by Ronald Lukens-Bull & Mark Woodward
Indonesian press reportage of the recent conflict in Gaza claims that the Israelis used “Nuclear Weapons.” To Western readers these reports appear to be wildly inaccurate. But from a local perspective these reports are not fabrications. Rather they employ interpretive strategies rooted in local cultures to bring order to a complex body of information concerning the conflict. They invoke and scientific and pseudo scientific literature concerning degraded uranium and other “high tech” ordinance alleged to have been used by Israeli forces.
A North Sumatra Post story analyzed here evokes the shared Jewish, Christian and Muslim narrative of the diminutive but virtuous David confronting the gigantic, monstrous Goliath. Other news reports on the same day also emphasized the uneven nature of the conflict. Together the coverage paints a portrait of determined, just resistance to barbaric aggression.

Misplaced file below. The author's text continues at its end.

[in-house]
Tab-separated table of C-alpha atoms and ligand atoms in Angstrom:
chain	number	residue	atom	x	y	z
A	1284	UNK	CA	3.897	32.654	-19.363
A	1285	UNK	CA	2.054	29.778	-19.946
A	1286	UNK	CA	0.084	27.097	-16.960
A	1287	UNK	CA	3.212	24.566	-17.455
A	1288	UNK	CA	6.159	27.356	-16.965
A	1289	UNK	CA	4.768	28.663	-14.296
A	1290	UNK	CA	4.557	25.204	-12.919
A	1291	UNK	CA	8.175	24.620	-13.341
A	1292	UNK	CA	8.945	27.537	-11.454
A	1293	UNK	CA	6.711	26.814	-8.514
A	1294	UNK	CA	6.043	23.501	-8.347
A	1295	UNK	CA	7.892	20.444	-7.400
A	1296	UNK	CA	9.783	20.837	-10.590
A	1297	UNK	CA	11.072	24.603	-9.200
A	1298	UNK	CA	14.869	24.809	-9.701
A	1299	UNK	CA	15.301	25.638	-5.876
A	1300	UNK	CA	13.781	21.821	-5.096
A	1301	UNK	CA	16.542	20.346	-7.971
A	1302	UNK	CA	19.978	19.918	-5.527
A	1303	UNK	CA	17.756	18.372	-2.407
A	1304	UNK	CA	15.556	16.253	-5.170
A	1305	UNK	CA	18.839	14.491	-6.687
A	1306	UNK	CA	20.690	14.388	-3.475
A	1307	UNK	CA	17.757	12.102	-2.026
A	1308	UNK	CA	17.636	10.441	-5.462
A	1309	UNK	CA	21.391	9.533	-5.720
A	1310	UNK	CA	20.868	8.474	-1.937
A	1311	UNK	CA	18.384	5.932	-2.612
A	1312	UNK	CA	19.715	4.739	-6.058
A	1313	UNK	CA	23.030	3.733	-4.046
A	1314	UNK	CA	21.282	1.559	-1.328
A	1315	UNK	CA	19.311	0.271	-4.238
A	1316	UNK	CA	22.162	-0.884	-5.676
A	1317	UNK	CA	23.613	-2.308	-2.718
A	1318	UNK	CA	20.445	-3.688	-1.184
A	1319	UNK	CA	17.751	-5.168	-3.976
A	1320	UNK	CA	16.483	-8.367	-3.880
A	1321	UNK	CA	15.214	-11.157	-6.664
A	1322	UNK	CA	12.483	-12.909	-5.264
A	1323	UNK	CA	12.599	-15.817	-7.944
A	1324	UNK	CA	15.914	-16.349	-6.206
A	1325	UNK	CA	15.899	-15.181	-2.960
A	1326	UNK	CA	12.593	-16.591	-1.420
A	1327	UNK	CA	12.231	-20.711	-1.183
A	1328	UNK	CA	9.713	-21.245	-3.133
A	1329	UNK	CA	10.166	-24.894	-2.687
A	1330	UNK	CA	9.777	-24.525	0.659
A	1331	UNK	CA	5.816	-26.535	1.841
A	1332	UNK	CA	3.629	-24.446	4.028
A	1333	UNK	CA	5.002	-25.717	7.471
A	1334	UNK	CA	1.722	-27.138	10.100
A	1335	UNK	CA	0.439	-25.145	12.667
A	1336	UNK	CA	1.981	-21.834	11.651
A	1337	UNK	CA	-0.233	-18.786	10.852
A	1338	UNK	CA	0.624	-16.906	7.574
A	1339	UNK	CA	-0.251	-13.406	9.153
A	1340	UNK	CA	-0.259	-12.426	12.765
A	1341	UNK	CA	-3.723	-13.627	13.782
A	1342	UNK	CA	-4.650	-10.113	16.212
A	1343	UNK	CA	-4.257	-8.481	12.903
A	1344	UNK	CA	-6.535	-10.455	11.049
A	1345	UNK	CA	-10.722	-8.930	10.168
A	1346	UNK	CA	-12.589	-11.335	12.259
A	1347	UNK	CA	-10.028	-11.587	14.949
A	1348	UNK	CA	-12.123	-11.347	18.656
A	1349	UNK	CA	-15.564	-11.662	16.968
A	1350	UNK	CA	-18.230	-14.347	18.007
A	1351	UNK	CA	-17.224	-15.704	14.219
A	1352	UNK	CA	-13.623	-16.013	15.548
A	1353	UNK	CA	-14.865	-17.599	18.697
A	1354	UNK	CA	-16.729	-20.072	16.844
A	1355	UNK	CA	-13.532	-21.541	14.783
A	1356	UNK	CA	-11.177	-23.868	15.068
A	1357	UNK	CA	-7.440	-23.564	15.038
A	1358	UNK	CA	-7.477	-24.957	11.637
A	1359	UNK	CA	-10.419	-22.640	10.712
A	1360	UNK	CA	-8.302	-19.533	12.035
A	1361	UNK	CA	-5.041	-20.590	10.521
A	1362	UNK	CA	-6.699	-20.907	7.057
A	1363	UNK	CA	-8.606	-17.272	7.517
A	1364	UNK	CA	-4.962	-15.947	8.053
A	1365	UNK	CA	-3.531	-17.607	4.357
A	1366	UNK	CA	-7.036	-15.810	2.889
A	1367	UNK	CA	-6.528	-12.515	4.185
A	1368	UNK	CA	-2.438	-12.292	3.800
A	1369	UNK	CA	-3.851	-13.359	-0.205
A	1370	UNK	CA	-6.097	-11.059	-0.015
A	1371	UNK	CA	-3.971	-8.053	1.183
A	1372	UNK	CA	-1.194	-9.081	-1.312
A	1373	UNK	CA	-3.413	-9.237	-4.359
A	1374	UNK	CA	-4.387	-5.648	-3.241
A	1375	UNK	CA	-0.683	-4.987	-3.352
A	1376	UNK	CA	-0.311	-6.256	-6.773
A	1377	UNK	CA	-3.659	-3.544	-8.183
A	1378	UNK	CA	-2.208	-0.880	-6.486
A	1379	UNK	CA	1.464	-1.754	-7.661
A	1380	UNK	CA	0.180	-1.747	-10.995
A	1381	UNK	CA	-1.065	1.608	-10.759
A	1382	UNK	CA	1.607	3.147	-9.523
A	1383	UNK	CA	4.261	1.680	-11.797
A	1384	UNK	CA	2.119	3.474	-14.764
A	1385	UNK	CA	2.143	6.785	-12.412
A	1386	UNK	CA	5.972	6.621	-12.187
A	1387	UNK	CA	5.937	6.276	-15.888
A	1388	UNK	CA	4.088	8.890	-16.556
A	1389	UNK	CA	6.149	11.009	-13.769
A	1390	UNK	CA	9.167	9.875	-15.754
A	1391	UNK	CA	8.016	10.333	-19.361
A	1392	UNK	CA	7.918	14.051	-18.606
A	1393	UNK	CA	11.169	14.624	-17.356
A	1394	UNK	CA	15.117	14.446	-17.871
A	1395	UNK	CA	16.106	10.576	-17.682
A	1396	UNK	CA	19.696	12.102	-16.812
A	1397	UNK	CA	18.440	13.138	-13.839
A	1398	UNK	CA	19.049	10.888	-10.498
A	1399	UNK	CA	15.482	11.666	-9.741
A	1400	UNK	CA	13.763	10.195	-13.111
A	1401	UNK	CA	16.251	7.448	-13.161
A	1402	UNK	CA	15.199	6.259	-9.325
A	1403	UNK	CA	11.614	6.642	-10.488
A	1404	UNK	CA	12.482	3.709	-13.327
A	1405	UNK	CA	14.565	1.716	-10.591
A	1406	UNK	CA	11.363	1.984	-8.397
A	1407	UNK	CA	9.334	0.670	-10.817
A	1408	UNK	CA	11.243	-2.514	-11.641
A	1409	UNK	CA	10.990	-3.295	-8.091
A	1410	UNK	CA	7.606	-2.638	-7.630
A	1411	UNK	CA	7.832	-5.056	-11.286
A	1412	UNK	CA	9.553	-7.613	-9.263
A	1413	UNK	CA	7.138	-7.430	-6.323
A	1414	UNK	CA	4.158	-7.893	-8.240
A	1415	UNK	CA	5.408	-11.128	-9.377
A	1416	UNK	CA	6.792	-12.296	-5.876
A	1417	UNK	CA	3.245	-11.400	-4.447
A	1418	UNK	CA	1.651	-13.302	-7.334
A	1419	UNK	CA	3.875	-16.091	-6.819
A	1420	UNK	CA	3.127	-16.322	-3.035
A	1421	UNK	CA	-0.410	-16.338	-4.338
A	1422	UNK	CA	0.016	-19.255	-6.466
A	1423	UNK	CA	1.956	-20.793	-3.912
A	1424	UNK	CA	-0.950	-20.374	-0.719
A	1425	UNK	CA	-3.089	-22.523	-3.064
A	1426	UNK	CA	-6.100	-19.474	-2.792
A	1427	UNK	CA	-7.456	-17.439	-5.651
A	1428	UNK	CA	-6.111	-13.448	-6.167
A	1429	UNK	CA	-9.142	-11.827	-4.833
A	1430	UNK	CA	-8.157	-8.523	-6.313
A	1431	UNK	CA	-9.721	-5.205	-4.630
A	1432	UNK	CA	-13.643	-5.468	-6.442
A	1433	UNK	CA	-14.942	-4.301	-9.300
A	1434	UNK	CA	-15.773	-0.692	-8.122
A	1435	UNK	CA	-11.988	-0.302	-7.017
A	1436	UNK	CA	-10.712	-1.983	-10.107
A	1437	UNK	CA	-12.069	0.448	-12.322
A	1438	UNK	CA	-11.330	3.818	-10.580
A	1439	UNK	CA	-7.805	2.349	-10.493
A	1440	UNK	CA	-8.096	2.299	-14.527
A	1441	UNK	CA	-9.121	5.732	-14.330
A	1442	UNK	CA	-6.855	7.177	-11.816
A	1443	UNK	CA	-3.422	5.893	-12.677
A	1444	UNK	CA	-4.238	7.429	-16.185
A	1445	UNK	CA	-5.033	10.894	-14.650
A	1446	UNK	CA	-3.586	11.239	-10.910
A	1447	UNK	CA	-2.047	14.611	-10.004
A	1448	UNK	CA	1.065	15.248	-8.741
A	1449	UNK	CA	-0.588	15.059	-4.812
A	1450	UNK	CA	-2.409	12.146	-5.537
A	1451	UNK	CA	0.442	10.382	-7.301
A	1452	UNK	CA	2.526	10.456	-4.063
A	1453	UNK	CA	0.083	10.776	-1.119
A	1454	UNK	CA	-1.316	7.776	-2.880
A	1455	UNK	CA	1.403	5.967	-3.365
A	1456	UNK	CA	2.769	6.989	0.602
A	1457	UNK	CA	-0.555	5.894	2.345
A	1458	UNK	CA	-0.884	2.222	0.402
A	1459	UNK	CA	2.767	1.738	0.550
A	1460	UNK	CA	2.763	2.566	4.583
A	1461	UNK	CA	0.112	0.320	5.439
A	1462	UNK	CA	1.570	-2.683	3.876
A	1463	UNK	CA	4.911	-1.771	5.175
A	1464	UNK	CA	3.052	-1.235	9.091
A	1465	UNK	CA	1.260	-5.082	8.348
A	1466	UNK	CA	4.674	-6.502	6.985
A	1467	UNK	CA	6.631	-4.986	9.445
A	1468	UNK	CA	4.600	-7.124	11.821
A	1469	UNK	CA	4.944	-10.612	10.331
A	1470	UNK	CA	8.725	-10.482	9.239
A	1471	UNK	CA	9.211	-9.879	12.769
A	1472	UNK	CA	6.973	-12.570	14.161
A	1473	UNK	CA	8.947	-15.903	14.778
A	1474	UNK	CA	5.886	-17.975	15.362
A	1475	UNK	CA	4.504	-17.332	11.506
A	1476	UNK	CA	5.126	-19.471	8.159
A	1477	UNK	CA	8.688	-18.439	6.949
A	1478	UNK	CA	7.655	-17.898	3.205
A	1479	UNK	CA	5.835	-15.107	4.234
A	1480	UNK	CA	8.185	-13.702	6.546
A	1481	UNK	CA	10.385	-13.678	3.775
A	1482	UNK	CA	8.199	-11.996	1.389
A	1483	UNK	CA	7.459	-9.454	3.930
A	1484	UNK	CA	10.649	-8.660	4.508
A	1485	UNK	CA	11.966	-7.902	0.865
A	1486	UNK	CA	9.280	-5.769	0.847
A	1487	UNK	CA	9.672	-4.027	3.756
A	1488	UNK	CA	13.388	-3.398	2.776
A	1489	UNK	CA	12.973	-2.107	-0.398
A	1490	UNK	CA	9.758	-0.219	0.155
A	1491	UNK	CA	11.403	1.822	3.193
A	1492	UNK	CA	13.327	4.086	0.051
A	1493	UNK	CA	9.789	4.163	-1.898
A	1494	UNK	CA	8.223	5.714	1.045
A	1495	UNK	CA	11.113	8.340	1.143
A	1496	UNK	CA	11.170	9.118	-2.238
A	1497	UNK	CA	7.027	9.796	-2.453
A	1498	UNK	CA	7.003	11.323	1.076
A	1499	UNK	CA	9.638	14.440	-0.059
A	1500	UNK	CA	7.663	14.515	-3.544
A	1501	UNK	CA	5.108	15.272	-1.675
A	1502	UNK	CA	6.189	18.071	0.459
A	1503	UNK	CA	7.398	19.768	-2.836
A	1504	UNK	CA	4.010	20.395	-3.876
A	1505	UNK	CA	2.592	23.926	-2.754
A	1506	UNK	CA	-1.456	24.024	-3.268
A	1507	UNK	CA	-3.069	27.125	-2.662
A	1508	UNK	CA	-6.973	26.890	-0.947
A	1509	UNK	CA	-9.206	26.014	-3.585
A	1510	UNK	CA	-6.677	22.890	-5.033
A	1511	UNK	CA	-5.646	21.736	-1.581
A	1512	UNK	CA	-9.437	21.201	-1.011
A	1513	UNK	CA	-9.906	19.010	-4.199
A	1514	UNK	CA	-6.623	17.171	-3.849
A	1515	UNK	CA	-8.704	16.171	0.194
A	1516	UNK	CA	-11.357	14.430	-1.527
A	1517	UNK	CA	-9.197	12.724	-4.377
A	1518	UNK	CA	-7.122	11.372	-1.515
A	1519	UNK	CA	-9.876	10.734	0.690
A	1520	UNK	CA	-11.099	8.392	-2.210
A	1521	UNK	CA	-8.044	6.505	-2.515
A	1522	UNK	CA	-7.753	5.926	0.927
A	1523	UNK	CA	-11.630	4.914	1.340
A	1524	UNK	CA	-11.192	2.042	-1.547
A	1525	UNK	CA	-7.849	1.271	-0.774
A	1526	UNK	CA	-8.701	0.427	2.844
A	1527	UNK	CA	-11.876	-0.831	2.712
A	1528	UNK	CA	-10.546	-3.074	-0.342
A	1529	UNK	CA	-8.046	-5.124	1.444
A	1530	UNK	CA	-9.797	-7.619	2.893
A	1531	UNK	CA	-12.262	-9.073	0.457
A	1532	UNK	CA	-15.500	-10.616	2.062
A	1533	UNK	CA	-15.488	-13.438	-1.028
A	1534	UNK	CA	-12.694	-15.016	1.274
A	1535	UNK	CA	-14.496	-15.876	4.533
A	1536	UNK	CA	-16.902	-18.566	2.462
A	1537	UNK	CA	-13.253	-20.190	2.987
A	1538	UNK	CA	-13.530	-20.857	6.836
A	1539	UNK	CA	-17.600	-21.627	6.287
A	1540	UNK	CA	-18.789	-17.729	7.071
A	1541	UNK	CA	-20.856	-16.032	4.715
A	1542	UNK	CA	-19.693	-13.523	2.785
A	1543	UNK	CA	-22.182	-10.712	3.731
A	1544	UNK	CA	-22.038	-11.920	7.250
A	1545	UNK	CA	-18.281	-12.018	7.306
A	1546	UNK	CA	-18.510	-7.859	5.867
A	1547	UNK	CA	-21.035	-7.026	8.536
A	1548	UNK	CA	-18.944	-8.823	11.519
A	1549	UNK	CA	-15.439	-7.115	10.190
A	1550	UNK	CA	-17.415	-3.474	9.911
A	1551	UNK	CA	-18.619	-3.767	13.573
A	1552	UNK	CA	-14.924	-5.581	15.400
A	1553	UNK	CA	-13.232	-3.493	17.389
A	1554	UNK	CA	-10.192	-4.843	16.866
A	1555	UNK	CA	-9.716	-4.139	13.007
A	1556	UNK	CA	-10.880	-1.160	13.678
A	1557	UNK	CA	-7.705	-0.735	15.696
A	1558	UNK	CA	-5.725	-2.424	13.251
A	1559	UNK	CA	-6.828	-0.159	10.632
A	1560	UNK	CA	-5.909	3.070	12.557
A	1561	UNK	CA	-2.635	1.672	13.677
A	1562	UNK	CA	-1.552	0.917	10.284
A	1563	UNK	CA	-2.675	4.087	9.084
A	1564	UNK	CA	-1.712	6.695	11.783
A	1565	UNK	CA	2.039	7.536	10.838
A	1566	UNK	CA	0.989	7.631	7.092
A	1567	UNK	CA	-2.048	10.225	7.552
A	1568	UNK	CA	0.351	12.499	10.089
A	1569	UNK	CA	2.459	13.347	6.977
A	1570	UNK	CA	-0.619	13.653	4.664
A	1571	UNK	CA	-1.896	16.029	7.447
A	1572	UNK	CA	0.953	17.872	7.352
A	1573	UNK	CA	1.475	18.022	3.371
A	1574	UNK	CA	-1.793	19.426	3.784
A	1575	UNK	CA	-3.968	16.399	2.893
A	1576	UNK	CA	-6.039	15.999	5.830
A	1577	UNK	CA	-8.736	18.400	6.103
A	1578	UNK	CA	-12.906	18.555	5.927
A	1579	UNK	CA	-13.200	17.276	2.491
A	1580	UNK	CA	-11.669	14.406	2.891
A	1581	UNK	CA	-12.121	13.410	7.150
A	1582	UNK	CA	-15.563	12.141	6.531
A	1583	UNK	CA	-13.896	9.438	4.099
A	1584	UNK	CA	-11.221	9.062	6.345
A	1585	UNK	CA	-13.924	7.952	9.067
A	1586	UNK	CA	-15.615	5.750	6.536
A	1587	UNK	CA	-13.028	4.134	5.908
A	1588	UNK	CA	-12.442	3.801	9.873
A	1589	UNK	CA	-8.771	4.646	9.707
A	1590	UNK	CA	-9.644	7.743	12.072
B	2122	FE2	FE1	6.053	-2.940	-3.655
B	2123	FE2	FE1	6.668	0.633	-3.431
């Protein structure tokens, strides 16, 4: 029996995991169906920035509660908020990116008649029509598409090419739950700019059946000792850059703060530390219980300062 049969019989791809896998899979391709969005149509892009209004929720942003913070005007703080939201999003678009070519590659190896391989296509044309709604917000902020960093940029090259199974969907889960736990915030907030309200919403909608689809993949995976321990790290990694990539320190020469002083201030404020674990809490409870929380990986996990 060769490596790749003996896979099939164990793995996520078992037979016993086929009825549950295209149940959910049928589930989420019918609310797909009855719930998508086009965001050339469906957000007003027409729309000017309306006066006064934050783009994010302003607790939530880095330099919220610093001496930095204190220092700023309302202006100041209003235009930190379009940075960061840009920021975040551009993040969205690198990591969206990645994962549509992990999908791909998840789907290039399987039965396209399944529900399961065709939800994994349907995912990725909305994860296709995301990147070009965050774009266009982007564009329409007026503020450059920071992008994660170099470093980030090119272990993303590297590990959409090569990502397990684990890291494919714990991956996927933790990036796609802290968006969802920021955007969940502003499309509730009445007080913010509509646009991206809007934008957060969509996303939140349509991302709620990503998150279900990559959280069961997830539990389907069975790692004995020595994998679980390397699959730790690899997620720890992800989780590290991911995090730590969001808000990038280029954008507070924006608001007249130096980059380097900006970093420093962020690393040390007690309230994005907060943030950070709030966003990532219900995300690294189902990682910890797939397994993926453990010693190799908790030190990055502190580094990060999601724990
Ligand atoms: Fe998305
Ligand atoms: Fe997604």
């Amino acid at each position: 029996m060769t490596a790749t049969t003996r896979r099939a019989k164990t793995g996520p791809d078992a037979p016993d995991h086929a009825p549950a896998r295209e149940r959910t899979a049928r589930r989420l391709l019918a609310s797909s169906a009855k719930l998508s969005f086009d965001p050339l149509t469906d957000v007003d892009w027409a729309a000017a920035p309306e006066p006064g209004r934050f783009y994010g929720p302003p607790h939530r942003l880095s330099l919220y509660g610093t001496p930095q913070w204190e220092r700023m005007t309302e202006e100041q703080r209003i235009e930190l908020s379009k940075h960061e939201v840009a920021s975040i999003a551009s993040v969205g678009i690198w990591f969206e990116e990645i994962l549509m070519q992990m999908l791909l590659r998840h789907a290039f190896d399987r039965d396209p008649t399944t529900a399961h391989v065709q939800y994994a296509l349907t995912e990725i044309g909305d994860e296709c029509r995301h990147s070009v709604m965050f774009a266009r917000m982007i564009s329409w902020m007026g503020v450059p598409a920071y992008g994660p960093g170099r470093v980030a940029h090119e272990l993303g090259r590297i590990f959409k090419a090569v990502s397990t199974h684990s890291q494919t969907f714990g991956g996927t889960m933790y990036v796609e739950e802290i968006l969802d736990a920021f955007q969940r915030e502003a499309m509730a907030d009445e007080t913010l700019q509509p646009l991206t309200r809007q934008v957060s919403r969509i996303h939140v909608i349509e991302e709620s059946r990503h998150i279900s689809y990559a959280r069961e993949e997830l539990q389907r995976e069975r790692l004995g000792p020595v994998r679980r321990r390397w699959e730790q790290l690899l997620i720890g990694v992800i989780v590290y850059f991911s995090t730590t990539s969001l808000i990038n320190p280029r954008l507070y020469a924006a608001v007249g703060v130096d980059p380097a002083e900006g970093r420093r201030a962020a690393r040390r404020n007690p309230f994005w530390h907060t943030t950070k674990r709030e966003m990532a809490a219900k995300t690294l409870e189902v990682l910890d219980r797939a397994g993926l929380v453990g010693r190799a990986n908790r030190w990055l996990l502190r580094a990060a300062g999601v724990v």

This is an element of the process of “demonization” of opponents common in conflicts worldwide. The resulting images do not just appear in newspaper accounts. The theme is also reproduced in children’s art, contributing to the perpetuation and globalization of the Palestinian-Israeli conflict.
Analysts should resist the temptation to dismiss such reports as sensational fabrications. Instead they should be viewed as reflections of important opinion-forming processes, grounded in local interpretive schemes. These construct influential narratives surrounding religiously charged issues regardless of whether they are literally “true.”